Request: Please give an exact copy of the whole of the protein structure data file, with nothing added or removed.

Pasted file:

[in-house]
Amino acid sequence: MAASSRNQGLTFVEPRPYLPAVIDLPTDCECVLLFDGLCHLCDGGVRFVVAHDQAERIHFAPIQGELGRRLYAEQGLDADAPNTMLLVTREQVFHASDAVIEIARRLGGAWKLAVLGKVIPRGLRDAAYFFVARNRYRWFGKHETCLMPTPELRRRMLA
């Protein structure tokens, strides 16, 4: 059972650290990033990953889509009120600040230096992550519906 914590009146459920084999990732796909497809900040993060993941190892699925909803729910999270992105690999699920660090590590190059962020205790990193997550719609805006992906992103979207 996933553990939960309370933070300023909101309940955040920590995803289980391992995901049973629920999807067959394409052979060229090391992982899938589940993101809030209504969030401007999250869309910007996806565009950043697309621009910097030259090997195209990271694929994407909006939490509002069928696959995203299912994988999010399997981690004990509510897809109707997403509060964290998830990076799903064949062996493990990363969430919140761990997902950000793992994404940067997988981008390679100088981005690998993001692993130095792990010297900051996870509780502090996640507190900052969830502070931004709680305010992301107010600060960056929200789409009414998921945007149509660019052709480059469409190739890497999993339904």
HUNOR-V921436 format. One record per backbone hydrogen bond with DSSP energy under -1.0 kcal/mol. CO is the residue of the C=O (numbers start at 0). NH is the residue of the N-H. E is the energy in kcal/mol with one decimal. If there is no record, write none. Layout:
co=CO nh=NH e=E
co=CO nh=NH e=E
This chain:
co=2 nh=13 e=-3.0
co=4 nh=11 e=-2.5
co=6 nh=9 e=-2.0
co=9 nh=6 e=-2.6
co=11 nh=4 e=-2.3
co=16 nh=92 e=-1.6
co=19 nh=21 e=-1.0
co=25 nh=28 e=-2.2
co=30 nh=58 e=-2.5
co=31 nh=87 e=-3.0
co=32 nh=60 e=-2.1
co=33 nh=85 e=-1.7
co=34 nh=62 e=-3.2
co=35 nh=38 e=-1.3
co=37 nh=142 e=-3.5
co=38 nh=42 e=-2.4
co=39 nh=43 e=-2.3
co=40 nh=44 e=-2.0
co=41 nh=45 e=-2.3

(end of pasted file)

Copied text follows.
[in-house]
Amino acid sequence: MAASSRNQGLTFVEPRPYLPAVIDLPTDCECVLLFDGLCHLCDGGVRFVVAHDQAERIHFAPIQGELGRRLYAEQGLDADAPNTMLLVTREQVFHASDAVIEIARRLGGAWKLAVLGKVIPRGLRDAAYFFVARNRYRWFGKHETCLMPTPELRRRMLA
């Protein structure tokens, strides 16, 4: 059972650290990033990953889509009120600040230096992550519906 914590009146459920084999990732796909497809900040993060993941190892699925909803729910999270992105690999699920660090590590190059962020205790990193997550719609805006992906992103979207 996933553990939960309370933070300023909101309940955040920590995803289980391992995901049973629920999807067959394409052979060229090391992982899938589940993101809030209504969030401007999250869309910007996806565009950043697309621009910097030259090997195209990271694929994407909006939490509002069928696959995203299912994988999010399997981690004990509510897809109707997403509060964290998830990076799903064949062996493990990363969430919140761990997902950000793992994404940067997988981008390679100088981005690998993001692993130095792990010297900051996870509780502090996640507190900052969830502070931004709680305010992301107010600060960056929200789409009414998921945007149509660019052709480059469409190739890497999993339904």
HUNOR-V921436 format. One record per backbone hydrogen bond with DSSP energy under -1.0 kcal/mol. CO is the residue of the C=O (numbers start at 0). NH is the residue of the N-H. E is the energy in kcal/mol with one decimal. If there is no record, write none. Layout:
co=CO nh=NH e=E
co=CO nh=NH e=E
This chain:
co=2 nh=13 e=-3.0
co=4 nh=11 e=-2.5
co=6 nh=9 e=-2.0
co=9 nh=6 e=-2.6
co=11 nh=4 e=-2.3
co=16 nh=92 e=-1.6
co=19 nh=21 e=-1.0
co=25 nh=28 e=-2.2
co=30 nh=58 e=-2.5
co=31 nh=87 e=-3.0
co=32 nh=60 e=-2.1
co=33 nh=85 e=-1.7
co=34 nh=62 e=-3.2
co=35 nh=38 e=-1.3
co=37 nh=142 e=-3.5
co=38 nh=42 e=-2.4
co=39 nh=43 e=-2.3
co=40 nh=44 e=-2.0
co=41 nh=45 e=-2.3